Smart Stores

In February, Amazon opened its first Amazon Go Supermarket in Seattle using the retailer’s cashierless “Just Walk Out” technology that has previously powered 25 Amazon Go convenience stores in a handful of major U.S. metros. Expanding this type of technology requires sophisticated computer vision systems that can synthesize complex human-object interactions; grocery shoppers may examine produce carefully only to put it back, or discard items on shelves aisles where they don’t belong. In order for the technology to work optimally, huge amounts of training data with myriad variants and edge cases are needed. But with online grocery shopping skyrocketing, those variants and edge cases will be harder to capture.

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VR/AR is an exciting field of development, but one of the most important stages in the development of new hardware has been user trials. In a COVID-19 world, user trials suddenly become complicated affairs. Dozens of people donning the same headset in succession has become truly unimaginable. Recruiting and scanning hundreds of people on premises is out of the question. 

Age Bias

Covid – 19 has disproportionately affected certain segments of society. Across the world, the elderly have been significantly more at-risk and have been ordered in some countries to minimize leaving their homes. Even in countries without Government orders limiting movement for seniors, many public health organizations have recommended for them to stay at home if possible.  This raises the risk that manually-collected datasets collected during the Corona-period will have significant age biases.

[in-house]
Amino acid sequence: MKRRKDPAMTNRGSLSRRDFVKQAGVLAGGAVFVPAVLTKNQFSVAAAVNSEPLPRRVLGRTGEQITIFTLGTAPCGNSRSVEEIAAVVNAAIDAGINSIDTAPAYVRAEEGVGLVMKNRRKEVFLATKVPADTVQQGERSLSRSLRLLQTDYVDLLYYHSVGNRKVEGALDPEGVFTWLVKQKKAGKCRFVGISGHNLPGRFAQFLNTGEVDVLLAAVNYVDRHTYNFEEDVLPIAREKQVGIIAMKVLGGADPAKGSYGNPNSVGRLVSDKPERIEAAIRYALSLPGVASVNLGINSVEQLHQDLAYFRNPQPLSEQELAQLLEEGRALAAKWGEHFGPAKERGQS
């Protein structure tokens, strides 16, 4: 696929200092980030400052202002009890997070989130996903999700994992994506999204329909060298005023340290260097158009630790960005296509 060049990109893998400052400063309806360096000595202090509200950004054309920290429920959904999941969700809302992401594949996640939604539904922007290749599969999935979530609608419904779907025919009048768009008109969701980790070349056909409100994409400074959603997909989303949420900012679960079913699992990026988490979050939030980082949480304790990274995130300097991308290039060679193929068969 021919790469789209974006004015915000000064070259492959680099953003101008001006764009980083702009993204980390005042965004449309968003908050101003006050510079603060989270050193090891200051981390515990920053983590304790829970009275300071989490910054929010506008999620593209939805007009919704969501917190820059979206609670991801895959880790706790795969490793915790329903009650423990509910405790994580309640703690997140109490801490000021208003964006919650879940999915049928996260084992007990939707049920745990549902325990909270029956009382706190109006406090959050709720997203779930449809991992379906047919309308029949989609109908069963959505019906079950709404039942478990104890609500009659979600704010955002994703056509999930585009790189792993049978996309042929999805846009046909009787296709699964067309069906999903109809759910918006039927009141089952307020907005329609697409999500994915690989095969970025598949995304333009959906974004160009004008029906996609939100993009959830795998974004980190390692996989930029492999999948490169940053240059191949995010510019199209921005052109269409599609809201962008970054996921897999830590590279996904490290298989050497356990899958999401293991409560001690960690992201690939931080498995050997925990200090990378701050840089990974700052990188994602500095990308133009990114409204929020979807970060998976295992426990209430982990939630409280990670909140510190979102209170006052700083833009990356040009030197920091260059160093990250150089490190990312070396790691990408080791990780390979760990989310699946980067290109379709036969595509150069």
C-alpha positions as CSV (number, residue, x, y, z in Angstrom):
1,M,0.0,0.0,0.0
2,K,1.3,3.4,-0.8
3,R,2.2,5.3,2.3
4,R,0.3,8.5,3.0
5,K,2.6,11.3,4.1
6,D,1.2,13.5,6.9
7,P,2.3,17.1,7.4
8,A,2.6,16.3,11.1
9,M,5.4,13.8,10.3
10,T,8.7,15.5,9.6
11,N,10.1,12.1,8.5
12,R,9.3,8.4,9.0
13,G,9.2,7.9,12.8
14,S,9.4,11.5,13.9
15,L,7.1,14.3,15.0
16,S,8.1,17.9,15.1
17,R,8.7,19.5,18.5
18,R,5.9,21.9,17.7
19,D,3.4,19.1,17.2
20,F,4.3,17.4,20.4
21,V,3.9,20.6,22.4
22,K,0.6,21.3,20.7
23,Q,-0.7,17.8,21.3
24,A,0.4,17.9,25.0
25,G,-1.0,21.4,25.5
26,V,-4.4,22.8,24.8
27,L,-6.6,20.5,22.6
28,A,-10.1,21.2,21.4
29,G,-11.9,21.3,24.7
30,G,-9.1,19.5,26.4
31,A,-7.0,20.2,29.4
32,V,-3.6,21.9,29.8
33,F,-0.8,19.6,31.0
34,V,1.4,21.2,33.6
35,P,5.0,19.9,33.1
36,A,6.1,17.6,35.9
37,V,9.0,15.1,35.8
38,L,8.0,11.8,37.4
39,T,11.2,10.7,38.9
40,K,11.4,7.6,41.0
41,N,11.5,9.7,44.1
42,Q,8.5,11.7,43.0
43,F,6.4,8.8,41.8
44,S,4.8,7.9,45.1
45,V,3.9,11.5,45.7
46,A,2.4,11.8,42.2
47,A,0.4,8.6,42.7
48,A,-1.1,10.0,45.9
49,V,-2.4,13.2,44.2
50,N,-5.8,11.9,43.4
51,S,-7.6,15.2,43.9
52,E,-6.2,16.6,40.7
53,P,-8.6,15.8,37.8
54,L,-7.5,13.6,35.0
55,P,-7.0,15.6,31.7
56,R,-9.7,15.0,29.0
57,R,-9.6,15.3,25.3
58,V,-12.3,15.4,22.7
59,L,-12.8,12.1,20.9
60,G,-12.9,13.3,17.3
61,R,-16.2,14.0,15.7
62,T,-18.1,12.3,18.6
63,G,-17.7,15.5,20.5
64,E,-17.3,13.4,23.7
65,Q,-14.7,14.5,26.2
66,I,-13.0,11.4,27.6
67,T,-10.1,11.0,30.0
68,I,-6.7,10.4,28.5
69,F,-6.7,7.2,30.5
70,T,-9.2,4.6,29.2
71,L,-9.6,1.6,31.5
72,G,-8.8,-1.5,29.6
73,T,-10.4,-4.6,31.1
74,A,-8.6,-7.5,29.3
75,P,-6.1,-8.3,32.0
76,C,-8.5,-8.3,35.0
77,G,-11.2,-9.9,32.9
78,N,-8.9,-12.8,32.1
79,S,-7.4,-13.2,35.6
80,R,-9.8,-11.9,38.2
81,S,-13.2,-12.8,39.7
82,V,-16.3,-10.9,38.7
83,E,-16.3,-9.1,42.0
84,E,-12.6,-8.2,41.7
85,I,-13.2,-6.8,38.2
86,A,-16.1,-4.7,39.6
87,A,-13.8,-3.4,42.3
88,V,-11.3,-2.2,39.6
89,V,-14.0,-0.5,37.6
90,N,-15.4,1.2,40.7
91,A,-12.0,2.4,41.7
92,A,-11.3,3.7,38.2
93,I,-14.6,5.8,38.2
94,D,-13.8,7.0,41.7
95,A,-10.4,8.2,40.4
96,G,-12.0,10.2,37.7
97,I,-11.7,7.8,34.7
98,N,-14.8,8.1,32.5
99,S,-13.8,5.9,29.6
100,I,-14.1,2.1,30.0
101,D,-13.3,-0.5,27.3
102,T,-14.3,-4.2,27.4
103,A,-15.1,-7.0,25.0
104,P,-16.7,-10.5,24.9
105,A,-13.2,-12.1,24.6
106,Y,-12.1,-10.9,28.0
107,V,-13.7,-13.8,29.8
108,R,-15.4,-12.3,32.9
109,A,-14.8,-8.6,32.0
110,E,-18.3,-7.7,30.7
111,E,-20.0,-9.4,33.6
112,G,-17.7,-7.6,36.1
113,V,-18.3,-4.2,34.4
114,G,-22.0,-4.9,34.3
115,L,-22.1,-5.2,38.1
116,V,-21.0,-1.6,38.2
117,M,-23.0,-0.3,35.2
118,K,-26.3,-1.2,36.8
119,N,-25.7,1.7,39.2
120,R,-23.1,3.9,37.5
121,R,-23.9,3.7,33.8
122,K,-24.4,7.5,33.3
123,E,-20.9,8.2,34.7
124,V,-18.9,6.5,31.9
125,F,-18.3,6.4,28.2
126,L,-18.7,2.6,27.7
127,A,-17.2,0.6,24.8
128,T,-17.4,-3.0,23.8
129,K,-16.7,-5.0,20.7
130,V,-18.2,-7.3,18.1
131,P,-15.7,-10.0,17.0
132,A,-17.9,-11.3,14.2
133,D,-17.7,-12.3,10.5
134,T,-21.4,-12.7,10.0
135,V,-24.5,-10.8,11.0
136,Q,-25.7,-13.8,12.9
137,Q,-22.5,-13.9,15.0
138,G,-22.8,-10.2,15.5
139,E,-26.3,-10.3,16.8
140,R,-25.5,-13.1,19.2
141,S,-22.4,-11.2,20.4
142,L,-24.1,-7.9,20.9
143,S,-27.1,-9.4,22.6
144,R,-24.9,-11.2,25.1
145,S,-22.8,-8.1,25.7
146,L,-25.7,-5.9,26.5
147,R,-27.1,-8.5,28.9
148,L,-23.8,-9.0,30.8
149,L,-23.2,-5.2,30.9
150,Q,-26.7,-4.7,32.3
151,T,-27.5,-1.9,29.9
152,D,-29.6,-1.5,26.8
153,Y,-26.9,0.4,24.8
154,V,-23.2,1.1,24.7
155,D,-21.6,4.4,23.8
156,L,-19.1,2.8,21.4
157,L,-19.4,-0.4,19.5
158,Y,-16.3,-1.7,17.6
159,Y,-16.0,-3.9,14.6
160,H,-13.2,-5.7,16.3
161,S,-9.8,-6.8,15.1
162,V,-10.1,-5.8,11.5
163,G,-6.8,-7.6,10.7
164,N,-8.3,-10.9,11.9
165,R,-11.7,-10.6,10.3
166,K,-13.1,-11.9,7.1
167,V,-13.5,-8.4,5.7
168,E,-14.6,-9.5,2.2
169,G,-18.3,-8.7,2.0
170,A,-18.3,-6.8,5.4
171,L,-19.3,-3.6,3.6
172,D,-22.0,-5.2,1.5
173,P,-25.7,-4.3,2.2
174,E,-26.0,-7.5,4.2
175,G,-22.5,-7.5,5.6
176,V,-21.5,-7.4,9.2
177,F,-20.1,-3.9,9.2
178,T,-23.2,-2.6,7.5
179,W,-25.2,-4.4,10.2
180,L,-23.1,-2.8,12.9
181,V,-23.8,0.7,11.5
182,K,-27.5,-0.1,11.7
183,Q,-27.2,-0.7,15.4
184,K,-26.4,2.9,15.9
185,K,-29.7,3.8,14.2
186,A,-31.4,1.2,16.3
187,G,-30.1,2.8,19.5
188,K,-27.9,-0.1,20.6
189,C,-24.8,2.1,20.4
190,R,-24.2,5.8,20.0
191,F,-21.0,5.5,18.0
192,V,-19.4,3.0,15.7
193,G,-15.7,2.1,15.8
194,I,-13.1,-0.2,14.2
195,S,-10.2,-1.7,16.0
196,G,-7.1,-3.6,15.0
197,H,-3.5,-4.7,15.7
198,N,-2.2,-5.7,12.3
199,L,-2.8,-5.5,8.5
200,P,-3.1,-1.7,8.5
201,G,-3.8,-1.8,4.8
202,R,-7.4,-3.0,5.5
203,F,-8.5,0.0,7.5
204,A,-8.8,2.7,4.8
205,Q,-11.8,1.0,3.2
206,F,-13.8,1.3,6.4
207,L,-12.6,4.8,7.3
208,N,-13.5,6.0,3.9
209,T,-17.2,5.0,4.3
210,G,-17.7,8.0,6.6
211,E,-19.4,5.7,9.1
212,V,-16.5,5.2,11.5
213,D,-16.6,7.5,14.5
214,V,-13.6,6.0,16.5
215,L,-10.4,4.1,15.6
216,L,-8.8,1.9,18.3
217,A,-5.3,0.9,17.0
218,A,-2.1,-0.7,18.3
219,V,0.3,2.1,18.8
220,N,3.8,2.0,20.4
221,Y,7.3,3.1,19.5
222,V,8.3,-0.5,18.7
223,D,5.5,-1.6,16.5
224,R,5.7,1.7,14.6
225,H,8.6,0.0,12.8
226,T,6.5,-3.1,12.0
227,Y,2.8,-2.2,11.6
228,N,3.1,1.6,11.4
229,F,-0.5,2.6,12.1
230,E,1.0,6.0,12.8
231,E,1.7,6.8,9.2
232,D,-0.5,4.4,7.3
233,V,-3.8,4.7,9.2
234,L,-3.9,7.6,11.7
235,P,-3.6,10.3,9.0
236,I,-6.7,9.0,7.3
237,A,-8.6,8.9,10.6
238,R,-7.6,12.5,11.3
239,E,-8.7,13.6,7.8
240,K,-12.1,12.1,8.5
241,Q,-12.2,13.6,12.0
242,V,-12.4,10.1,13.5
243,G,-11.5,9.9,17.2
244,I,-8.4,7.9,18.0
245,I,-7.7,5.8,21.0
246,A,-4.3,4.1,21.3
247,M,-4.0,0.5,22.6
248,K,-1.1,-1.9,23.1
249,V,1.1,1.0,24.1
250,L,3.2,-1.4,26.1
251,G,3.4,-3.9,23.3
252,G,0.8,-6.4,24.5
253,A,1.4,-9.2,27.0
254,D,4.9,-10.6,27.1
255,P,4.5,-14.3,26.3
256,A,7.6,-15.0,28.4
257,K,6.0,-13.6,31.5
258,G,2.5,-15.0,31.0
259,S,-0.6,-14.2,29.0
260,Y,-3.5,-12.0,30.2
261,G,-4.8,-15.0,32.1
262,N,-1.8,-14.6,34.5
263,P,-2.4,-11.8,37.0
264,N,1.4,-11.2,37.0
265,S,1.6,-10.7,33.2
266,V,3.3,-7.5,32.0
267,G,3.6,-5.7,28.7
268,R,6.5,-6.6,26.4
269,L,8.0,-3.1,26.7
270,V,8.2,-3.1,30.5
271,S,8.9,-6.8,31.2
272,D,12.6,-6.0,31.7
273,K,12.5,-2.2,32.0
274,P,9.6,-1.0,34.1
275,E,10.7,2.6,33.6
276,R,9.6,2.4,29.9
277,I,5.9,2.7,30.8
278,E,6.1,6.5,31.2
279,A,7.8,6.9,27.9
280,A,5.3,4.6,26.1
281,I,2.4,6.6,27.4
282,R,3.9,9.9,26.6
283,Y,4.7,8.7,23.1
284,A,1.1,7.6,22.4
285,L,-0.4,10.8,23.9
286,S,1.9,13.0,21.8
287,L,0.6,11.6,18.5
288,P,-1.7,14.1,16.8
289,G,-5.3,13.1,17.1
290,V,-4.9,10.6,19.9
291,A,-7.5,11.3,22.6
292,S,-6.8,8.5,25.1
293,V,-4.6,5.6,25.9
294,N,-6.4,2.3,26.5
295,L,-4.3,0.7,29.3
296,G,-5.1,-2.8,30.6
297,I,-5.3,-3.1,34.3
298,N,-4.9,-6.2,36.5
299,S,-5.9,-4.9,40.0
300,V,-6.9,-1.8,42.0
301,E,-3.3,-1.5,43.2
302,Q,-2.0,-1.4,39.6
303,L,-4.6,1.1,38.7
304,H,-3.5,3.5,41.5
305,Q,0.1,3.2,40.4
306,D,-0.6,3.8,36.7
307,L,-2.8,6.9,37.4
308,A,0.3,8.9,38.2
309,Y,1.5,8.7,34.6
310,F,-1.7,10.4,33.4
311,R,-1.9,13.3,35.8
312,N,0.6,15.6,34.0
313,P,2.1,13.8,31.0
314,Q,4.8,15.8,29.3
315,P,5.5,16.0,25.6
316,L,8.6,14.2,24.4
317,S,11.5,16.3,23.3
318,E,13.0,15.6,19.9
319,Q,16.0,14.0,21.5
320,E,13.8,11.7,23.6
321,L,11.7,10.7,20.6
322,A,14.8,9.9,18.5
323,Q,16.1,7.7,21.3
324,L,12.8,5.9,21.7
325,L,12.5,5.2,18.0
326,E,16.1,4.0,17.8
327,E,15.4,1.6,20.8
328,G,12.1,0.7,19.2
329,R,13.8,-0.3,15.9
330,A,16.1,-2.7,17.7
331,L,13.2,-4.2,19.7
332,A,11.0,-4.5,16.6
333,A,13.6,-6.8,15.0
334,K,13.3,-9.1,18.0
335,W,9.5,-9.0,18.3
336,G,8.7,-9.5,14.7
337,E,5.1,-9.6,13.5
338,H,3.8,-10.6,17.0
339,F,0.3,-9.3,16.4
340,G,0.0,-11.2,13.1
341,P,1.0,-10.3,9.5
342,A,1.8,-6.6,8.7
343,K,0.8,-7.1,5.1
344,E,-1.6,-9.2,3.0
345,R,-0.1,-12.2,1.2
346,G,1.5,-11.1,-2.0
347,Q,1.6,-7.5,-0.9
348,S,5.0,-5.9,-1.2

Masks will be with us for a while, but many facial recognition computer vision systems have not been trained to recognize faces with masks. So, new training data must be collected, a process that is difficult for reasons mentioned above. But, what happens when mask use decreases? Systems trained on data collected during Corona, which are likely to show a huge number of people wearing masks, may not be able to operate well on mask-less faces.


In our follow-on post about the impacts of Corona on data-collection, we’ll dig deeper into the field of robotics and how some teams are combating the challenges we’ve discussed here.

A Path Forward

At its core, Corona is creating two intertwined challenges. First, it is making it hard to collect new data. Second, it is increasing the likelihood that any new data will be biased in a number of ways. The current challenge of acquiring data in the wild, offers a significant opportunity for simulated and synthetic data to fuel advances in computer vision. 

It allows for generation of new datasets without compromising the health and safety of workers or navigating the logistical hurdles erected by Corona. And, its customizability ensures that datasets will not contain “Corona biases”. As the challenges posed by the COVID-19 era continue to reshape a range of industries, simulated visual data can help accelerate breakthroughs in computer vision and make sure that this virus does not stop training data collection in its tracks. 

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Research Roundup: Training with Synthetic Data

At Datagen, we’re actively investing in academic collaborations and benchmarking research that can further establish the effectiveness of training computer vision algorithms with simulated or synthetic data. Fortunately, a large body of work already exists, exploring the advantages and challenges of this approach. We’ve collected some of them here, for anyone interested in learning more about this rapidly-expanding field of computer vision research.


  1. Learning from Simulated and Unsupervised Images Through Adversarial Training (2017)

From researchers at Apple, this paper was the company’s first research paper ever published and was named the best paper at CVPR 2017. The research shows how labeled synthetic data, domain adapted with unlabeled real data, solves eye gaze estimation. One year later, the iPhone 10 came out with eye gaze estimation embedded. It is highly likely that Apple used some of the synthetic data techniques detailed in the paper to develop this feature.